What is the most effective way to maintain weight loss in adults?BMJ 2011; 343 doi: http://dx.doi.org/10.1136/bmj.d8042 (Published 28 December 2011) Cite this as: BMJ 2011;343:d8042
- Sharon A Simpson, senior research fellow1,
- Christine Shaw, reader in nursing research2,
- Rachel McNamara, senior trial manager1
- 1South East Wales Trials Unit, School of Medicine, Cardiff University, Cardiff CF14 4XN, UK
- 2Faculty of Health and Sports Science, University of Glamorgan, Pontypridd, CF37 1DL
- Correspondence to:
- Accepted 29 September 2011
Although weight loss is achievable for many adults, weight maintenance is elusive. After completing weight loss programmes, around a third of the weight lost is regained in the following year, with small differences between groups that received an intervention and controls1 Randomised controlled trials have suggested that maintenance interventions can improve longer term weight loss maintenance2 3 but it is unclear what form these interventions should take and how they should be delivered. NICE guidance4 currently recommends a low fat, fibre rich diet, increasing physical activity, minimising sedentary activities and regular self monitoring of weight or waist size.
What is the evidence of the uncertainty?
We searched PubMed, the Cochrane Library, and PsychInfo to identify clinical trials or systematic reviews using the search terms: “weight loss maintenance”, “maintain* weight loss” and “overweight”, “obes*”. We excluded trials targeting pregnant women and patients with an eating disorder. We included trials with a distinct focus on maintenance of weight already lost, as well as those which include long term weight loss with at least a year of follow-up. This approach was in line with US Institute of Medicine guidance,5 which defines successful long term weight loss as losing at least 5% of body weight for at least one year. After reviewing abstracts of 918 papers we identified 67 potentially relevant published trials and 12 systematic reviews or meta-analyses. Four additional systematic reviews were identified from reference list searches.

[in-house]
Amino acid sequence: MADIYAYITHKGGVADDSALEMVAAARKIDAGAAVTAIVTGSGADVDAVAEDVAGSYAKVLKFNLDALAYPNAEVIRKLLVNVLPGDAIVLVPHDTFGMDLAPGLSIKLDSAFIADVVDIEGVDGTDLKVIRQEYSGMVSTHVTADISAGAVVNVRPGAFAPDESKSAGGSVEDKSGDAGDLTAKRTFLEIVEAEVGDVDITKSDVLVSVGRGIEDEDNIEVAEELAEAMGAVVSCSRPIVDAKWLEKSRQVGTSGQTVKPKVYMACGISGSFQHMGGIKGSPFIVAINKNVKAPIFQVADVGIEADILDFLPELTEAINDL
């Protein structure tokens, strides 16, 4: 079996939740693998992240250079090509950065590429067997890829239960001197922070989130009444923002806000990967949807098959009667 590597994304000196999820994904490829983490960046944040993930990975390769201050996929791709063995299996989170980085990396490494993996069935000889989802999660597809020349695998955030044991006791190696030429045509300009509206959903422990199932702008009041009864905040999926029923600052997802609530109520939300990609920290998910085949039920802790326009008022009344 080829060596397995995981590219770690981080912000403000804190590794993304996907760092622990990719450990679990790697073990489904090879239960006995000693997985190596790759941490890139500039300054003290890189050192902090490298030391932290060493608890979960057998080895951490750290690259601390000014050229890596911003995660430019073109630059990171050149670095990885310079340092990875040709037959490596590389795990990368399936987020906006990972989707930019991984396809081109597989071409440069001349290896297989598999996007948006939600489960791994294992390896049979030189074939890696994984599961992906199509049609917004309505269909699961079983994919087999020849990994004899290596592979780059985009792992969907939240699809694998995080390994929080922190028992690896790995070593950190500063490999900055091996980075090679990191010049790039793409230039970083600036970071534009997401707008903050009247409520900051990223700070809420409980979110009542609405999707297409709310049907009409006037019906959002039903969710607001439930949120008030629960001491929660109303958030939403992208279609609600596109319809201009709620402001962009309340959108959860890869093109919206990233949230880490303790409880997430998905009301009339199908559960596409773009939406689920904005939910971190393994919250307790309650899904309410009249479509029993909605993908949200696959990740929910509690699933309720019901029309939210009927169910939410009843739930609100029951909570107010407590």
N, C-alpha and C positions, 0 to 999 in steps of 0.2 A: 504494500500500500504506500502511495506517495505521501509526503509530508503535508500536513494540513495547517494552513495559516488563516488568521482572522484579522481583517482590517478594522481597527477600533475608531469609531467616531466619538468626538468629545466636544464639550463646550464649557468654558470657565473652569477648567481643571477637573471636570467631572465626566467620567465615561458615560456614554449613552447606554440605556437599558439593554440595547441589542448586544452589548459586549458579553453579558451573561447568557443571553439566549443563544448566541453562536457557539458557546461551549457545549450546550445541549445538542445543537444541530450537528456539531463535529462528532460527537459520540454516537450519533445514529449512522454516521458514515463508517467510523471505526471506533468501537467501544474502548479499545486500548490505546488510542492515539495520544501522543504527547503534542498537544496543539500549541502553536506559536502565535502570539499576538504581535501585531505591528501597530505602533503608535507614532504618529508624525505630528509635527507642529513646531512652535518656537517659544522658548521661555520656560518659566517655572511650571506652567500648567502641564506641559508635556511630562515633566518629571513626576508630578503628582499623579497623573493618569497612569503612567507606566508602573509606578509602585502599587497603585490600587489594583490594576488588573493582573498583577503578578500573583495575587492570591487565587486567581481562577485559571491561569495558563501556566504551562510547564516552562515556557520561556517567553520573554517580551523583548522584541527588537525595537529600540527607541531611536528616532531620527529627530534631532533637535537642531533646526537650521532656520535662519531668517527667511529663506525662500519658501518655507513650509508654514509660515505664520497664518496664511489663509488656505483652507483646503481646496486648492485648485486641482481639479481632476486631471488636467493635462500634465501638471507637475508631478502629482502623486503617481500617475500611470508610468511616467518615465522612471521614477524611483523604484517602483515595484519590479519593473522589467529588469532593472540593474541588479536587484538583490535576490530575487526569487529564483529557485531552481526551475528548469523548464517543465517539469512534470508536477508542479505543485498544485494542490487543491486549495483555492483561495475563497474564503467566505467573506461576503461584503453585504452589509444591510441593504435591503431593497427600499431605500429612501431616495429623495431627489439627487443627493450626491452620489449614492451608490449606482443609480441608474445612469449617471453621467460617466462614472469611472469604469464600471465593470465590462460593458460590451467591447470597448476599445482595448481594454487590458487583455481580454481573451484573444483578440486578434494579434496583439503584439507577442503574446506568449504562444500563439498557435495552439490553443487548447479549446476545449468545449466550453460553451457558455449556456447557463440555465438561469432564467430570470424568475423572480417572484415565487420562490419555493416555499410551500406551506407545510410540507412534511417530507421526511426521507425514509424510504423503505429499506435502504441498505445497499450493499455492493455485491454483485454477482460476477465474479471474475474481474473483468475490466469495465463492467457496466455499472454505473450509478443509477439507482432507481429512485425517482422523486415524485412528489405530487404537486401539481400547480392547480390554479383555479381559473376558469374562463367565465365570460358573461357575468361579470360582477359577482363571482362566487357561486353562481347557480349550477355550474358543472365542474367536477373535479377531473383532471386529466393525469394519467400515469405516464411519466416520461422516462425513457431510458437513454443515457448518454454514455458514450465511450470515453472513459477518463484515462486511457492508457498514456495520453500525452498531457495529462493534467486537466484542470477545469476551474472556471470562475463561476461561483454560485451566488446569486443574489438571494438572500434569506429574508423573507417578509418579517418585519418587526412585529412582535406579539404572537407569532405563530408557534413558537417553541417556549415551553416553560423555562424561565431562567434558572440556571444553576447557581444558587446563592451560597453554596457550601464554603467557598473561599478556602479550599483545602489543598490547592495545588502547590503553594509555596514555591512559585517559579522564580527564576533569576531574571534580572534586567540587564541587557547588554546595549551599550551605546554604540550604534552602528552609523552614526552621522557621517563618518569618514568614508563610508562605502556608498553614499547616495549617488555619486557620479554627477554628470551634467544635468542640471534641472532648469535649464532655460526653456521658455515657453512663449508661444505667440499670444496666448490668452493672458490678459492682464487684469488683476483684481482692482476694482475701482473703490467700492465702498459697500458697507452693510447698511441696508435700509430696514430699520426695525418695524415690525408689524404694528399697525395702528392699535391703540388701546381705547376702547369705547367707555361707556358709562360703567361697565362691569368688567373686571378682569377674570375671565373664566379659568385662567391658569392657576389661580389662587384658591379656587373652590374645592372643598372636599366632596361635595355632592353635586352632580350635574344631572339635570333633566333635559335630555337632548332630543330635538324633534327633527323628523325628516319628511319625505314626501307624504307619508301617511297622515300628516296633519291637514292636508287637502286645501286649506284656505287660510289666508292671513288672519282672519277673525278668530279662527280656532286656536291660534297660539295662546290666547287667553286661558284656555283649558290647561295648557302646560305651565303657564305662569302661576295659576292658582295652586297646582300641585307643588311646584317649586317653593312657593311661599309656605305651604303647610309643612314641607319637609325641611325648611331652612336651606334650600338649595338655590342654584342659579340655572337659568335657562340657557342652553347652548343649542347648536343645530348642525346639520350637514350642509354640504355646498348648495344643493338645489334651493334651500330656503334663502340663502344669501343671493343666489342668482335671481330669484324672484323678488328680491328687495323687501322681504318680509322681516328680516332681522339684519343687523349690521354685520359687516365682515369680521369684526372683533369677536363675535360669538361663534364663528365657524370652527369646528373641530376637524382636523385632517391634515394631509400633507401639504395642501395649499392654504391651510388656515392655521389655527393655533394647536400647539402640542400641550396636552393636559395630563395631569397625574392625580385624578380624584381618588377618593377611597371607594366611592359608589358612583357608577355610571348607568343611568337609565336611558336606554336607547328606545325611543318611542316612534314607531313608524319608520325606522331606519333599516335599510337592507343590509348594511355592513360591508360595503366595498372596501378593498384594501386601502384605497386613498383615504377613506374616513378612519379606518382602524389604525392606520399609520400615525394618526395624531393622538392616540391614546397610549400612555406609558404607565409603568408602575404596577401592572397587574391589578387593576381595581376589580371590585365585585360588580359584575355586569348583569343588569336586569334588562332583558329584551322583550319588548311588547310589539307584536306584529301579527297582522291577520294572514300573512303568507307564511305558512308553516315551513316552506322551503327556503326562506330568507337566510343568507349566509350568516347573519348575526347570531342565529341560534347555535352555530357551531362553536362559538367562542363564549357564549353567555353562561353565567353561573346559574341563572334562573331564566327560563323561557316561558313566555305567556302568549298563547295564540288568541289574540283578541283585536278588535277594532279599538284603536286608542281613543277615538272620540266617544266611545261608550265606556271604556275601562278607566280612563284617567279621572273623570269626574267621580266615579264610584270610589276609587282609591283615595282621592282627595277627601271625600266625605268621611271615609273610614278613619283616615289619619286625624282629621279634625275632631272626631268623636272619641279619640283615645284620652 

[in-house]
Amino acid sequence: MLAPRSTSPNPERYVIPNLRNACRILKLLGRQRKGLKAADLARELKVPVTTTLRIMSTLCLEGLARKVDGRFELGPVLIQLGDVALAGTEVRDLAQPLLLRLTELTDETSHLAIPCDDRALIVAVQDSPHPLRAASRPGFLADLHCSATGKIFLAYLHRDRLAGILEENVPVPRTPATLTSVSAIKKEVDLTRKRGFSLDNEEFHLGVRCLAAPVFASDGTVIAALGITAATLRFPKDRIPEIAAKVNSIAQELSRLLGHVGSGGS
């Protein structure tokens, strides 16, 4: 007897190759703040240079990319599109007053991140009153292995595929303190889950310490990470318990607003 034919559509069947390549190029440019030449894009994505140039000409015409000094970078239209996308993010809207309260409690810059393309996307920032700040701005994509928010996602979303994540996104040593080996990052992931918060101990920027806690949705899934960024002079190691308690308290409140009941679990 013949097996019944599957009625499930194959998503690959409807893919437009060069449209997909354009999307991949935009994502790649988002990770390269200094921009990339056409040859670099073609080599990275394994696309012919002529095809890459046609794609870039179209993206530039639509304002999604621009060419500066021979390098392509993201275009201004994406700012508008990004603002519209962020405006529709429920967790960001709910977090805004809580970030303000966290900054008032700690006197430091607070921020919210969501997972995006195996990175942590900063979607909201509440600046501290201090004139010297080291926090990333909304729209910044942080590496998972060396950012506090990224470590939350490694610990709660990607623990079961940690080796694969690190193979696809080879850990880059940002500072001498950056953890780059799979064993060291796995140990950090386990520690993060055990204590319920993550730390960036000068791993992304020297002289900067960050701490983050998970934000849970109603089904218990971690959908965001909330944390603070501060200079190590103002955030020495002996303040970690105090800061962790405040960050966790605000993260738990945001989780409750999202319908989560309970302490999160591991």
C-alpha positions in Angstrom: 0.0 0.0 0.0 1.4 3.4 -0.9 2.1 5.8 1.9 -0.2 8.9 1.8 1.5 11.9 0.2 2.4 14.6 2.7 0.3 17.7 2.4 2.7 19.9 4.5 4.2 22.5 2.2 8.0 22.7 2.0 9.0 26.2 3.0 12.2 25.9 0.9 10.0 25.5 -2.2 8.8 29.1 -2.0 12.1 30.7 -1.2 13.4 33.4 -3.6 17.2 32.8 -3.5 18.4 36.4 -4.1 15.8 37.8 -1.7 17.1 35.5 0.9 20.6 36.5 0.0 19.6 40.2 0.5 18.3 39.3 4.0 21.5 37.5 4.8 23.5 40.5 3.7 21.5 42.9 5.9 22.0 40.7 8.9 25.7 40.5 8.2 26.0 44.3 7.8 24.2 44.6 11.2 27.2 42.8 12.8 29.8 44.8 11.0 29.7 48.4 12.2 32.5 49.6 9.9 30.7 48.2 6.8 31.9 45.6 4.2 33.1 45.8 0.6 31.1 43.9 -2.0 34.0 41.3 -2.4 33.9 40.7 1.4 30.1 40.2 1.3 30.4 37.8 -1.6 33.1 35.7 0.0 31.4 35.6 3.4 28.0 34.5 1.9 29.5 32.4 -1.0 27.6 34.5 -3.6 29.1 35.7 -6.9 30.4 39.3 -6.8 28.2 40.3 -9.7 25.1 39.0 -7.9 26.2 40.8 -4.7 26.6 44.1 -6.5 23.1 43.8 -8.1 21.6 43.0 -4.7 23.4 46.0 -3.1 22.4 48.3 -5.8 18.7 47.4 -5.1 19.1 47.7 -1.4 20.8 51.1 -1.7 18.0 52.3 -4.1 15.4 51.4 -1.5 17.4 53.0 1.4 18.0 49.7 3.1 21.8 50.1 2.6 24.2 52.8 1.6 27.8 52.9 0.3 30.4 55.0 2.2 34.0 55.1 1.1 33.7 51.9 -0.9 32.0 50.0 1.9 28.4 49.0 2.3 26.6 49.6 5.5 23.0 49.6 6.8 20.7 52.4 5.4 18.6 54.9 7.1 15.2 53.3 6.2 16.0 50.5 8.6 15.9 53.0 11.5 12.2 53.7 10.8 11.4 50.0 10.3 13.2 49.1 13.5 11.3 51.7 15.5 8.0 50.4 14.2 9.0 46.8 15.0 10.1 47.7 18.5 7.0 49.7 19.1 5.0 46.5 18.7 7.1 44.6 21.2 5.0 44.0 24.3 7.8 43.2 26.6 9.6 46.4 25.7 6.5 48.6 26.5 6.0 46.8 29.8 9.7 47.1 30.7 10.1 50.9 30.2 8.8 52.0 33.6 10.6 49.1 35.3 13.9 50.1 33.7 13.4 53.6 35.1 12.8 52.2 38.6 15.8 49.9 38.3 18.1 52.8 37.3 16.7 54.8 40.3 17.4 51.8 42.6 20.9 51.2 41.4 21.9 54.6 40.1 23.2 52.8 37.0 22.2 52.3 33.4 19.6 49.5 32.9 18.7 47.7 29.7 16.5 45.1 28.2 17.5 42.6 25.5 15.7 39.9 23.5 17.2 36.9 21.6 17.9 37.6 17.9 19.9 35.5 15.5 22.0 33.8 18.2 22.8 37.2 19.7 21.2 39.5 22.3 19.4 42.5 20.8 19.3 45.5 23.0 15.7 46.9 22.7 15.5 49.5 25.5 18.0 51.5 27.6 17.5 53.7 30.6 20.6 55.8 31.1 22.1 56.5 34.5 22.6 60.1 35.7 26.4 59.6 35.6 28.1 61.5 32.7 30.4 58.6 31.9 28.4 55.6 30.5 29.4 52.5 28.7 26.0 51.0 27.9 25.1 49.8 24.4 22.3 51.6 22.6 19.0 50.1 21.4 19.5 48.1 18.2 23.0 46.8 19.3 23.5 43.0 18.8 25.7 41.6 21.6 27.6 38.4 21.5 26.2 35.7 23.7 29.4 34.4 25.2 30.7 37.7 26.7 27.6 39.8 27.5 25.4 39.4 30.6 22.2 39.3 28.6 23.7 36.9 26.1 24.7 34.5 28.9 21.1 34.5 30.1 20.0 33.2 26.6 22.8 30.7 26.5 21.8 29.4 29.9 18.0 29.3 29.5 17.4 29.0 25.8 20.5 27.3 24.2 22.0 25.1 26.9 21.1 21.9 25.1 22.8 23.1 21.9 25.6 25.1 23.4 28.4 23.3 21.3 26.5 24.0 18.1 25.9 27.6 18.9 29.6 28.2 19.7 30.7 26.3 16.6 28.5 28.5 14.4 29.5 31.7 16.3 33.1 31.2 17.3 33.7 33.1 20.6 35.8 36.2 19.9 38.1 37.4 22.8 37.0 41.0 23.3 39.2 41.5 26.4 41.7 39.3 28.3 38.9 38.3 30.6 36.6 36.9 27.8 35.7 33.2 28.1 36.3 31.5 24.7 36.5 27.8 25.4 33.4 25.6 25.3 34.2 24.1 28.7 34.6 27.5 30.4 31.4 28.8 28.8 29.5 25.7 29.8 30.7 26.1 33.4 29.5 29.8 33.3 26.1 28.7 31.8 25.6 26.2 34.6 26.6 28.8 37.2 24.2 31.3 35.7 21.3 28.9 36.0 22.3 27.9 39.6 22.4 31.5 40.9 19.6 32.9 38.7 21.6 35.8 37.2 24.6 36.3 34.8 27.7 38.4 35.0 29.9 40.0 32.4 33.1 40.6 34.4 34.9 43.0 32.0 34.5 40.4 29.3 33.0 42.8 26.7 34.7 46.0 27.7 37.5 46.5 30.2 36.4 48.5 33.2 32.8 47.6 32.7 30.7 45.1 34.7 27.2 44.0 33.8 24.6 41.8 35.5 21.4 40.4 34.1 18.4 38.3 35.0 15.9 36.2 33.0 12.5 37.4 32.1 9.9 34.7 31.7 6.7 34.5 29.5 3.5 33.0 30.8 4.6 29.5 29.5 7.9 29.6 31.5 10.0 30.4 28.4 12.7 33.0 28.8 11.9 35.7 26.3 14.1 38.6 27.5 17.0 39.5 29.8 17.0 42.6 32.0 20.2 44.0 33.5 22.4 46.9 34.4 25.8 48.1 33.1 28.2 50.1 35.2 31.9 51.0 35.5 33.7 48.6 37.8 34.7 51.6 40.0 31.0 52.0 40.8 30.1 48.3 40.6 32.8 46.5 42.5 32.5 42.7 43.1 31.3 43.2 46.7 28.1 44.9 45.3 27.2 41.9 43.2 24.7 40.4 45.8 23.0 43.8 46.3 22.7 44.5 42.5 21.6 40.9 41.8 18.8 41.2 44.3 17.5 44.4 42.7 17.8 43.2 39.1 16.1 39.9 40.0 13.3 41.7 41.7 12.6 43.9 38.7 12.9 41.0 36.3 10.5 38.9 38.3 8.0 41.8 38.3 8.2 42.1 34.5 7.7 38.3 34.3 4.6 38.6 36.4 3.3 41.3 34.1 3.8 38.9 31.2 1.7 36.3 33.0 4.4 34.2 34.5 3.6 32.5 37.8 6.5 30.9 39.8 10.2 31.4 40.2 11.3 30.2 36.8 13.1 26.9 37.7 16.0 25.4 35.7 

Lifestyle and behavioural interventions
Lifestyle and behavioural changes are key to weight loss maintenance. A systematic review and meta-analysis of 30 randomised controlled trials, most of which included behavioural plus other strategies (13 on diet alone, four on diet and exercise, four on exercise alone, seven on meal replacements, and two on very low energy diets) found that diet alone, diet and exercise, and meal replacements led to weight loss at 12 …
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